Police said they did not stop the violence, although the event met the criteria to be declared a riot, because too few officers were available to respond and they deemed it too dangerous to intervene. Officers were tired from responding to a much smaller and less volatile protest that was declared a riot the night before, the bureau said in a statement, and incident commanders also had concerns that officers would be targeted by the crowd.
It appears that the country’s police, feeling unwanted and unloved and embattled because justice is now demanded for the people they kill, are sliding into taking sides with the people who declare themselves as their supporters. This also appeared to be happening a while ago when gunslinging white dudes bum-rushed the Michigan legislature. On Tuesday, the same thing happened in Boise, Idaho. From NPR:
The clash was a manifestation of the anger and frustration from a vocal minority of far-right Idahoans that has been compounding over the last several months as the state has navigated its reopening amid the pandemic. To enforce social distancing, the gallery area above the House chamber was restricted with limited seating. But after the confrontation with state troopers, which resulted in the shattering of a glass door, Republican House Speaker Scott Bedke relented and allowed protesters to fill every seat.
The response stands in stark contrast to 2014 when dozens of advocates pressuring lawmakers to pass LGBTQ protections were arrested for standing silently in a hallway, blocking access to the Idaho Senate chamber. On Monday, an Idaho State Police spokeswoman, Lynn Hightower, said she wasn’t aware of any pending charges against protesters. The following day she released a statement saying that “Idaho State Police personnel determined they could not have made arrests on the spot without elevating the potential for violence,” and that an investigation was ongoing into any criminal behavior “that may have occurred.”
This can’t go on. A black guy gets shot seven times for walking to his car, but armed white goons can break into a legislative chamber and nobody gets clicked. And yes, it all will impact the presidential campaign, and yes, the president’s campaign will use video from the unrest to reinforce the bloody fantasies that they’re peddling to their nervous white base, and yes, the Biden campaign will be pestered by idiots to deplore, and distance, and renounce people and things. All of that will be as it will, but this can’t go on. Something very important will break. Cooler heads may prevail, but that’s not the way to bet any more.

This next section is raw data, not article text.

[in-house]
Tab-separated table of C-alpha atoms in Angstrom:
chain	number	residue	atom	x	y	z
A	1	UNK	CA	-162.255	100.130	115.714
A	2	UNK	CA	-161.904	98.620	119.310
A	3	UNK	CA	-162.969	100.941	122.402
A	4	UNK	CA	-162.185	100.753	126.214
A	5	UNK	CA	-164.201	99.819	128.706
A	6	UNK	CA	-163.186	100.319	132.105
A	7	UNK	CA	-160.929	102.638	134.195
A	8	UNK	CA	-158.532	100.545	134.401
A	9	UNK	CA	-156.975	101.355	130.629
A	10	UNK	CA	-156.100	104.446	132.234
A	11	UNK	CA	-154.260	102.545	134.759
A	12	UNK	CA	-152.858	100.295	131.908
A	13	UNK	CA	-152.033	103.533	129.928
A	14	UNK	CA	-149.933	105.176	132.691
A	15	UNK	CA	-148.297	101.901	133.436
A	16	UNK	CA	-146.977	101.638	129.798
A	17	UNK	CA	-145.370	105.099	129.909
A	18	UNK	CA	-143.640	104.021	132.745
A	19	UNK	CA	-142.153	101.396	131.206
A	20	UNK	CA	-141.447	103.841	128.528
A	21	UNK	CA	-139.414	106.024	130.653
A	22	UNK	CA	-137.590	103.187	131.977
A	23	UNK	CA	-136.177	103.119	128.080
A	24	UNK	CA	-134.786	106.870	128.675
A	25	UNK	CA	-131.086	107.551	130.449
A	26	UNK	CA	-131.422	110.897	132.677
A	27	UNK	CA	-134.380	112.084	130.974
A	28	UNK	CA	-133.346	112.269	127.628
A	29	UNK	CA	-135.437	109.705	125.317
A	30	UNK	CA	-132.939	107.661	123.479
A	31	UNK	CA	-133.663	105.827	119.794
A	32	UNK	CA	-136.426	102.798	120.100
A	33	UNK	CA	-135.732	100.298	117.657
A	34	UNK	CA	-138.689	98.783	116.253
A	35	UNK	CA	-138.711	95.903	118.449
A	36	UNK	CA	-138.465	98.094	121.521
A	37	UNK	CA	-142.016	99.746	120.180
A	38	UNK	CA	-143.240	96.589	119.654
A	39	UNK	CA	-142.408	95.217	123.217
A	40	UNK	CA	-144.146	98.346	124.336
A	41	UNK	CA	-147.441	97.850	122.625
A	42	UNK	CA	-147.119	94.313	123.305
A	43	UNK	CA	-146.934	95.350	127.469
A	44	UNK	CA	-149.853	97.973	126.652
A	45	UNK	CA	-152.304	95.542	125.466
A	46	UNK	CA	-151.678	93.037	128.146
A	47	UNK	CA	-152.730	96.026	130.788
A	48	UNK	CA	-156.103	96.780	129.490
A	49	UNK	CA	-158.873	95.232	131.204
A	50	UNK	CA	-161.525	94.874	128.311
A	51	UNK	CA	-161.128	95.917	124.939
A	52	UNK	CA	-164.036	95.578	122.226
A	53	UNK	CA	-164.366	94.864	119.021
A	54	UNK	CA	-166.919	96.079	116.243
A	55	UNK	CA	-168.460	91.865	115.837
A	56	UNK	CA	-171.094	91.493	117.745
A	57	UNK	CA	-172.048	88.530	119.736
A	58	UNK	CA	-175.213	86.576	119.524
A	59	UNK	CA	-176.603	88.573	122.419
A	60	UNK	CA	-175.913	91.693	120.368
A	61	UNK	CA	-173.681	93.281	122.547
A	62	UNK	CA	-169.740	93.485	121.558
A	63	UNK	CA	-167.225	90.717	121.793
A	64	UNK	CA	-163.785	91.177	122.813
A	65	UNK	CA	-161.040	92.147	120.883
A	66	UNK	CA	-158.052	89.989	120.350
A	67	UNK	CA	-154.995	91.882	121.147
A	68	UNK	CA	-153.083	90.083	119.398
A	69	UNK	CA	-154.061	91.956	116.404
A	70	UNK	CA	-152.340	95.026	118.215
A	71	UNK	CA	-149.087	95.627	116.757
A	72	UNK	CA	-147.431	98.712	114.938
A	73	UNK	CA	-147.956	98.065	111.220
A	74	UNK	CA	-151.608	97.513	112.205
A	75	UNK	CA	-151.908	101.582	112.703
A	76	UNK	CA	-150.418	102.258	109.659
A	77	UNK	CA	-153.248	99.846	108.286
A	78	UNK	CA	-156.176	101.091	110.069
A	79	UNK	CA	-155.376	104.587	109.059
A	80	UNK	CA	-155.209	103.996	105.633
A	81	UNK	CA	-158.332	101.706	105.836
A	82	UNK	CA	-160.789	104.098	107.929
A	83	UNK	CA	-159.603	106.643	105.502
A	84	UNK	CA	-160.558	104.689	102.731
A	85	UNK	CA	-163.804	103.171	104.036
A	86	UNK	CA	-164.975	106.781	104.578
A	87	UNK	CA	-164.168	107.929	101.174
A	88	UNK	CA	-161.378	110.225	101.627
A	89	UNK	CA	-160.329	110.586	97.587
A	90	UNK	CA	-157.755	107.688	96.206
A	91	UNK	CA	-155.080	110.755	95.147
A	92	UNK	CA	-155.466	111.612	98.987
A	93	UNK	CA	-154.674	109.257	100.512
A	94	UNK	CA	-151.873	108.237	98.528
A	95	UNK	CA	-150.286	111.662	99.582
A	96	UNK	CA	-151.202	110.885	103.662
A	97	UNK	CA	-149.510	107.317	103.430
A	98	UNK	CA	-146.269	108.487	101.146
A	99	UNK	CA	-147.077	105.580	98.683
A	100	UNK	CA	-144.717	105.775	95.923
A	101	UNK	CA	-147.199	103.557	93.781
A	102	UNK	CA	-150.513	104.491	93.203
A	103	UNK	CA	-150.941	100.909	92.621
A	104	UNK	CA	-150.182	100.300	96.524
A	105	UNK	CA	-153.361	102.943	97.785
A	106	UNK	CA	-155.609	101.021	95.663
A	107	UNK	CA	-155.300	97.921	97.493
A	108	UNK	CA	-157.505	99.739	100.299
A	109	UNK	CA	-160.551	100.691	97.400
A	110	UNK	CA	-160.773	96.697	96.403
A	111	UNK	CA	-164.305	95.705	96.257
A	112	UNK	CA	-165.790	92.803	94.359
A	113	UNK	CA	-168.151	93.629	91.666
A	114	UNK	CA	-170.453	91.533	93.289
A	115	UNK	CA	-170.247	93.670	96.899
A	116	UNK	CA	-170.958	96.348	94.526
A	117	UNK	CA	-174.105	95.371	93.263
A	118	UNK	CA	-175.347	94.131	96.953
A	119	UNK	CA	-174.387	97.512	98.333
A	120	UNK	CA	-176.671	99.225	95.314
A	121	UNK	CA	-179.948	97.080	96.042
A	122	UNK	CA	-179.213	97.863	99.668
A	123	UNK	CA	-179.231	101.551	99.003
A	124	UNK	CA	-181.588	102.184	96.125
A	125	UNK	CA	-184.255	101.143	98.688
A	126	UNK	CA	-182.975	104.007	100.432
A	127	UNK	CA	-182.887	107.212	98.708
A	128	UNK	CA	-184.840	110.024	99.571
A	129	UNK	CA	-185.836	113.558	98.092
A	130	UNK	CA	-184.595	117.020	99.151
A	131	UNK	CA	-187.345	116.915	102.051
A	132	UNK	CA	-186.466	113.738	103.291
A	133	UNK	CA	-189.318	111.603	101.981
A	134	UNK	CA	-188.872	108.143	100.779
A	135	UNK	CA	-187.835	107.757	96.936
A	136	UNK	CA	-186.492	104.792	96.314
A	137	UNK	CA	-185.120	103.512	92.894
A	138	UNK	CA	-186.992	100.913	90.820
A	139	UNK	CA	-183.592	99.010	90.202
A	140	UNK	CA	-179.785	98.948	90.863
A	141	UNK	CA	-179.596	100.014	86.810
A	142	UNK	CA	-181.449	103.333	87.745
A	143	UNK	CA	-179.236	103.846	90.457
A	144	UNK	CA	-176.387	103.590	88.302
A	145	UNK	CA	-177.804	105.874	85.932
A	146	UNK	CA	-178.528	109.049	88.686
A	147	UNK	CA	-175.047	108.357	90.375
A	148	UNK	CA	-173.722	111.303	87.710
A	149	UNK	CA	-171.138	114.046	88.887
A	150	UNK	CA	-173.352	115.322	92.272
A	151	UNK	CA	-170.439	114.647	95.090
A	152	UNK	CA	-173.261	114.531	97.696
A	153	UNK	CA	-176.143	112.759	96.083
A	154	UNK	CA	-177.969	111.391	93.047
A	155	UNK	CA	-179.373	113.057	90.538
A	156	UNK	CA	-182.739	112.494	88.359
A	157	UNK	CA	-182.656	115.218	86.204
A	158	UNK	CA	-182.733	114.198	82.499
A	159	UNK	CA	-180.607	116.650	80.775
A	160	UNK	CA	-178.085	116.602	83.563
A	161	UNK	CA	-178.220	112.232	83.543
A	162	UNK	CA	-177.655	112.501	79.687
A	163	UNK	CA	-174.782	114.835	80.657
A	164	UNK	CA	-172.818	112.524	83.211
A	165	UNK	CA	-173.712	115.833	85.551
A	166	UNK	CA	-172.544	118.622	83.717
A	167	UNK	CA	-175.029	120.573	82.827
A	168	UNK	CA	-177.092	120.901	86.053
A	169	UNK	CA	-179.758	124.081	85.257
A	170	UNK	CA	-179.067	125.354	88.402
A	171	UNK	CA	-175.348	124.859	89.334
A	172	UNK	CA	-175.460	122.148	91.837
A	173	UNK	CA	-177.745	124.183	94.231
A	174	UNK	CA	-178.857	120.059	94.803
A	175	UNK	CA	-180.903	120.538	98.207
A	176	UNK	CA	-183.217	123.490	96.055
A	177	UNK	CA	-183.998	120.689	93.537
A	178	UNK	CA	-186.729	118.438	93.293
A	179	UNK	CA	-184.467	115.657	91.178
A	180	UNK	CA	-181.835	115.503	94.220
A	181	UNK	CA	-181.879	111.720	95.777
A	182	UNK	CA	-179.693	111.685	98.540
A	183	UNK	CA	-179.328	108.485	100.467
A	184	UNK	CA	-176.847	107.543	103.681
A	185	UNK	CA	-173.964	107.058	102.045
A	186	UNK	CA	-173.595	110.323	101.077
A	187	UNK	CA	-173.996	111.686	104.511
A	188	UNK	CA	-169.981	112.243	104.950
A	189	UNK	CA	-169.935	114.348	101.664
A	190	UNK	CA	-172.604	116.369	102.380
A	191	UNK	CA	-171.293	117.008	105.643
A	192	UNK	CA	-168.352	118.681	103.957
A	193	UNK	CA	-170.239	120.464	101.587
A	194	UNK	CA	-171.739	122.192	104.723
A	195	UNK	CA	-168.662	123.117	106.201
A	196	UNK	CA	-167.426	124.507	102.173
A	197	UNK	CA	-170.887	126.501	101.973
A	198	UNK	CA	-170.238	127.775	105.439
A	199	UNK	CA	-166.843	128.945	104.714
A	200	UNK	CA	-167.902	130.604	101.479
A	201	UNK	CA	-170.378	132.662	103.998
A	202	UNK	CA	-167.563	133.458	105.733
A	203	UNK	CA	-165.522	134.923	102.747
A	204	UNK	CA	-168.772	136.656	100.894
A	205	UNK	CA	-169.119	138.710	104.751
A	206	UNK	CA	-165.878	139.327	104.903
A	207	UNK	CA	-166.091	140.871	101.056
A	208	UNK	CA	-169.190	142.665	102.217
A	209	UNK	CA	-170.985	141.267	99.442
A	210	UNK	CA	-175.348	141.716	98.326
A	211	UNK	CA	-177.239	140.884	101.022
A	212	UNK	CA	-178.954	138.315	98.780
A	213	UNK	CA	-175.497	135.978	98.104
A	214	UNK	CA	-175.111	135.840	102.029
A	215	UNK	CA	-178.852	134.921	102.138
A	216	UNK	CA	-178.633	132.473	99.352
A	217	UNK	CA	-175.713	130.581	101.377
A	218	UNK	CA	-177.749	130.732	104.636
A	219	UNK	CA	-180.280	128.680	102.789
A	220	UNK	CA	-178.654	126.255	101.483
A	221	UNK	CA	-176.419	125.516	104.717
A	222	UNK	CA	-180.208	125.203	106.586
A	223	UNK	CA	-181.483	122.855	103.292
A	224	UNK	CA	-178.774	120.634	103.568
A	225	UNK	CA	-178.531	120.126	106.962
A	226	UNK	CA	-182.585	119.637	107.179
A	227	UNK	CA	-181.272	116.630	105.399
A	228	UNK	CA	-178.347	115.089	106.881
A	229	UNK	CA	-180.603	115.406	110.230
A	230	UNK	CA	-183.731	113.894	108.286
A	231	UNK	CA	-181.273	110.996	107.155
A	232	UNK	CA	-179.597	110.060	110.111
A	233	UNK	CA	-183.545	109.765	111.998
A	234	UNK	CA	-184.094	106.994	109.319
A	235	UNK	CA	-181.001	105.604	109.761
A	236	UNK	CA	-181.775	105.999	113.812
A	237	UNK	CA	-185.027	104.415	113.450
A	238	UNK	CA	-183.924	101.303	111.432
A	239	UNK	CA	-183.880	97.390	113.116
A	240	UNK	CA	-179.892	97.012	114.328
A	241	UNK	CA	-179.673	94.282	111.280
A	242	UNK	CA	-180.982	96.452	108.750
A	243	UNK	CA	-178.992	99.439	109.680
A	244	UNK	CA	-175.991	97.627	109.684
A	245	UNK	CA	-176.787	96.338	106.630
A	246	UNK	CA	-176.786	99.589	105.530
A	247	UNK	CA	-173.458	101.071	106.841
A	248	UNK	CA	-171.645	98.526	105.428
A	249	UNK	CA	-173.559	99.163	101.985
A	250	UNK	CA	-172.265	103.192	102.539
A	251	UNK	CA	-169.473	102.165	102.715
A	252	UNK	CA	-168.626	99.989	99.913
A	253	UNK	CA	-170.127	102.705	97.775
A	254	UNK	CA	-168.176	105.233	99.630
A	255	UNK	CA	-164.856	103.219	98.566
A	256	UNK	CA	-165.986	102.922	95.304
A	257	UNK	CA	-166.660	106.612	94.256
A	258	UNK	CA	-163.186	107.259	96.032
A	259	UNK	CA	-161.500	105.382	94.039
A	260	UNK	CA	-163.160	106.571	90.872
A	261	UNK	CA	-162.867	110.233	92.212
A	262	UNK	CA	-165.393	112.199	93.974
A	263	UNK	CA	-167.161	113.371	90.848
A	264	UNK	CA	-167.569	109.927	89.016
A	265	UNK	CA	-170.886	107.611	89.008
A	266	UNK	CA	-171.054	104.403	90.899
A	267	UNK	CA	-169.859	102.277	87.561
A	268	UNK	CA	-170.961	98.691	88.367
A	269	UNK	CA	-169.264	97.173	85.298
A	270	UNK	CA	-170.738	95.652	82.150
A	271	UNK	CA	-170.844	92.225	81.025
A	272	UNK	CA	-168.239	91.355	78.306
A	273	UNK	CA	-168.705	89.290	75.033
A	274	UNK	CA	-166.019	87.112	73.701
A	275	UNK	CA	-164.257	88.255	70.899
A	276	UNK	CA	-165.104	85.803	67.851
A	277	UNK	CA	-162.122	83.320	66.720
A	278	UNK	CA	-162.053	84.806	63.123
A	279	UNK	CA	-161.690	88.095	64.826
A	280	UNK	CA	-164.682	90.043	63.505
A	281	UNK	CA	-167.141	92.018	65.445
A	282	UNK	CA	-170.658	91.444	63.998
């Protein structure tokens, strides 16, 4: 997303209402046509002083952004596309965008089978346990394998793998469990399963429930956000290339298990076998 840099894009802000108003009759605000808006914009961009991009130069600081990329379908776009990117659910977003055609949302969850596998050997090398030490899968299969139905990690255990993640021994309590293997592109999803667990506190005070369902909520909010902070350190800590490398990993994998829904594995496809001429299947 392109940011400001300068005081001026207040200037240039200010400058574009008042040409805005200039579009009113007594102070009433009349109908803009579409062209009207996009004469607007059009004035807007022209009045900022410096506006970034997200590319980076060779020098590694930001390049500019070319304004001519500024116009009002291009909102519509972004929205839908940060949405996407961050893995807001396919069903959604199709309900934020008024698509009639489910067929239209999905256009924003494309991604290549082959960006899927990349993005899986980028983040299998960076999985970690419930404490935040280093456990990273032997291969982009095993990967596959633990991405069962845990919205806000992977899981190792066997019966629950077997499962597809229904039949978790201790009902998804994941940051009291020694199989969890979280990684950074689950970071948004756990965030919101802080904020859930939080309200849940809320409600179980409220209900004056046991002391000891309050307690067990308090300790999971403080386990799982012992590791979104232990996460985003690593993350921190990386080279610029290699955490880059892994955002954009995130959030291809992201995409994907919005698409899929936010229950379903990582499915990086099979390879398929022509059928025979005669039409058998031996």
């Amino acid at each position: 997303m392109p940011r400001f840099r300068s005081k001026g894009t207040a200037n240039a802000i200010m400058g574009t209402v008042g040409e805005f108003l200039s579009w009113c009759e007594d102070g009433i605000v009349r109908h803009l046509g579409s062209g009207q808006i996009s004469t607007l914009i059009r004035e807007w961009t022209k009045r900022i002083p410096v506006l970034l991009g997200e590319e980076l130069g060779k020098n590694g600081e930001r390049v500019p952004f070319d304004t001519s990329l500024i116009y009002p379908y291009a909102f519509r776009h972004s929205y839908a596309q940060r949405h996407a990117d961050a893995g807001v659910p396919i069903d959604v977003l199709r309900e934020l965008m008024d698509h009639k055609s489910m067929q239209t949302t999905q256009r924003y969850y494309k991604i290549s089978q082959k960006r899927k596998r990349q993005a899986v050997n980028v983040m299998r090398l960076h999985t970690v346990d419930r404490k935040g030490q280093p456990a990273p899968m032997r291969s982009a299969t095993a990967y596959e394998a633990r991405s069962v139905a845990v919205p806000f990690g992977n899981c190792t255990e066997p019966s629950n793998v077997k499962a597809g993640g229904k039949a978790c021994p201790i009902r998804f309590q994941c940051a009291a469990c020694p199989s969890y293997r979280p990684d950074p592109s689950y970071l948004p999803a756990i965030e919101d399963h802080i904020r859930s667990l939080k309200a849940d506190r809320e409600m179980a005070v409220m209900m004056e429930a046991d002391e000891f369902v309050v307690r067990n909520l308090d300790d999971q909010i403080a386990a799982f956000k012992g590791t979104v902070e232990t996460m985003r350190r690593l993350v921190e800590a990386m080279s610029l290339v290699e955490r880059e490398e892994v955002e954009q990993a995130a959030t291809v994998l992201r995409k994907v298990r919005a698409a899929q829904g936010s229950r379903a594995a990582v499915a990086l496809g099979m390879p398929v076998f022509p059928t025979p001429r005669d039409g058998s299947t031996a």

Can you imagine the furor that would ensue if a Black couple who had brandished guns at the police had stood up at the Democratic convention last week and warned the country that the police were out of control? No, you can’t, because if a Black couple had shown weaponry in the presence of a police force, their funerals would have followed shortly thereafter. And even if they had been able to present themselves, the hue and cry from the Trump crowd would be louder — if possible — then that rant by Ms. Guilfoyle.
No, this cannot go on. Not with the current administration, and even if it were to be swept away in November, changing the president and the people in power in Washington isn’t going to overcome the hard-wired and institutionalized racism that permeates every level of our society.
Sunday, May 31, 2020
He Should Have Seen It Coming — Jelani Cobb in The New Yorker.
There, yet again, were the flames. Before the furious conflagrations erupted in Minneapolis, the final weeks of May had already seemed like the answer to a grim math problem: What is the product of a crisis multiplied by a crisis? The official mortality count of the COVID-19 outbreak in the United States swept toward a hundred thousand, while the economic toll had left forty million people out of work. It was difficult to countenance how so much misery could come about so quickly. But on Memorial Day we became video witnesses to the horrific death of George Floyd, at the hands of the Minneapolis Police Department. By Friday, the looted shops, the charred buildings and cars, the smoldering Third Precinct—these were evidence of what the world looks like when a crisis is cubed.